What is the Purpose of an Altar?
An altar reflects beauty: flowers, candles, photos, art, a rosary, a braid of sweetgrass, arranged in a particular way. An artistic presentation of your own design at home or office, a reflection of something personal, heartfelt, and sacred.
As a chiropractor, I had altars everywhere in my office, in the reception area and treatment rooms, on tables, windowsills and desk corners. To the ordinary observer, they were just part of the decor. For me they were touchstones.
No matter what my patients came in with, I saw reminders of peace and well being wherever my eyes came to rest. This always helped me to remain calm and present with the most important being in the room–the person right in front of me.
Later, I began building beautiful altars outside around a fire with wood, iron, bone, antlers, crystals, abalone shells, and feathers set on flat rocks covered with a blanket or woven cloth. Kneeling on a folded blanket beside my altar, I’d feel alive and invigorated, huddled in the cold before dawn, waiting for the warmth and light of the sun.
The ritual of making fire and building altars provides a powerful connection to earth below and sky above, the rising and setting of the sun, the phases of the moon, the movement of stars. A deep and abiding sense of peace is both common and natural around altars.
What is an Altar?
The word “altar” has religious, sacrificial and matrimonial references; as a place of worship, to make offerings; a structure built for entrances, courtyards and temples; or simply a table. It is often used figuratively to imply a place of value or a focal point of significance. It’s not about making idols or praying to false gods. The word itself reflects its spiritual origins.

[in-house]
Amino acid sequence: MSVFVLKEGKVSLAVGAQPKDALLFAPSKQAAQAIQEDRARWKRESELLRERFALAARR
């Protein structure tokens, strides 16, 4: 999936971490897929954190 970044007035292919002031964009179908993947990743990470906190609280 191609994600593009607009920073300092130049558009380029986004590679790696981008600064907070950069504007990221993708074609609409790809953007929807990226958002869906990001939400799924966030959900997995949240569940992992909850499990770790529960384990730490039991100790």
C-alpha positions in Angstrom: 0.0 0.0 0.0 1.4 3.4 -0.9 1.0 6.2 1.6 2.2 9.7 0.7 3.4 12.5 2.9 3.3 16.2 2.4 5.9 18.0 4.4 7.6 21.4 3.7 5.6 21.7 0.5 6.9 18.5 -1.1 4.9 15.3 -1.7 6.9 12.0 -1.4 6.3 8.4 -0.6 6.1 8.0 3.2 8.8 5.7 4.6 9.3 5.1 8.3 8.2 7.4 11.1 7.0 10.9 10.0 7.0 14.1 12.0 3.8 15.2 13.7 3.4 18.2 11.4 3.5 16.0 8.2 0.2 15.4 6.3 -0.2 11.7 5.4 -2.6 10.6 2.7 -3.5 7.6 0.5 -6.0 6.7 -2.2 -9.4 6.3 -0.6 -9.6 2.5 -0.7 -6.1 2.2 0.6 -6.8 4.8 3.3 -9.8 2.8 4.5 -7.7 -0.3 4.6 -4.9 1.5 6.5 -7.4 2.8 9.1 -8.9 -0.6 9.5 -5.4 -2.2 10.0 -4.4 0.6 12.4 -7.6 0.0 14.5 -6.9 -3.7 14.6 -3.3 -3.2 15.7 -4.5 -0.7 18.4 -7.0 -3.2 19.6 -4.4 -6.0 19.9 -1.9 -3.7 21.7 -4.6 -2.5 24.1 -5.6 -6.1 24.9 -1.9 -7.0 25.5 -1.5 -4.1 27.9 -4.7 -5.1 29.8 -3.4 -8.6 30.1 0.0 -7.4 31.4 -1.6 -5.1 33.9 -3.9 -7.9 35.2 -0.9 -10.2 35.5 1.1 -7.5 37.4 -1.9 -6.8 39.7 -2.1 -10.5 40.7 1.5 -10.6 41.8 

An altar is a symbol, the conscious arrangement of things in space to create a sense of balance and order in the natural world. In esoteric terms, an altar is not a thing, it’s a devotion. Devotion is love, loyalty or enthusiasm for something. It’s a commitment to give our attention to whatever we are doing at the moment.
An altar can be a reminder of the Spirit within, a cue to be present time conscious, where being and doing come together in a focused way. As with all forms of art, we become part of our altar, a tangible reflection of our creativity, an anchor point to our creative, spiritual nature. Every altar has all the meaning we give it, and can instantly shift awareness to what is sacred and holy within us.
How to Make a Simple Altar at Home
To make your own altar, prepare a place in your home, whether tabletop, desk, counter or windowsill. Create an arrangement of personal mementos, flowers, photos, artwork, candles, feathers, dried sage, stones, crystals, a rosary or crucifix, a bowl of water, a Buddha, a pair of praying hands, or favorite books. This is your design, your intention, so there’s no right or wrong way. Keep it simple, joyful and meaningful.
When you pray, meditate or journal, light a candle and place it near your altar as a focal point. Let it be a reminder of all that is holy and good in your life, a place of peace and tranquility, no matter what is happening in the outer world.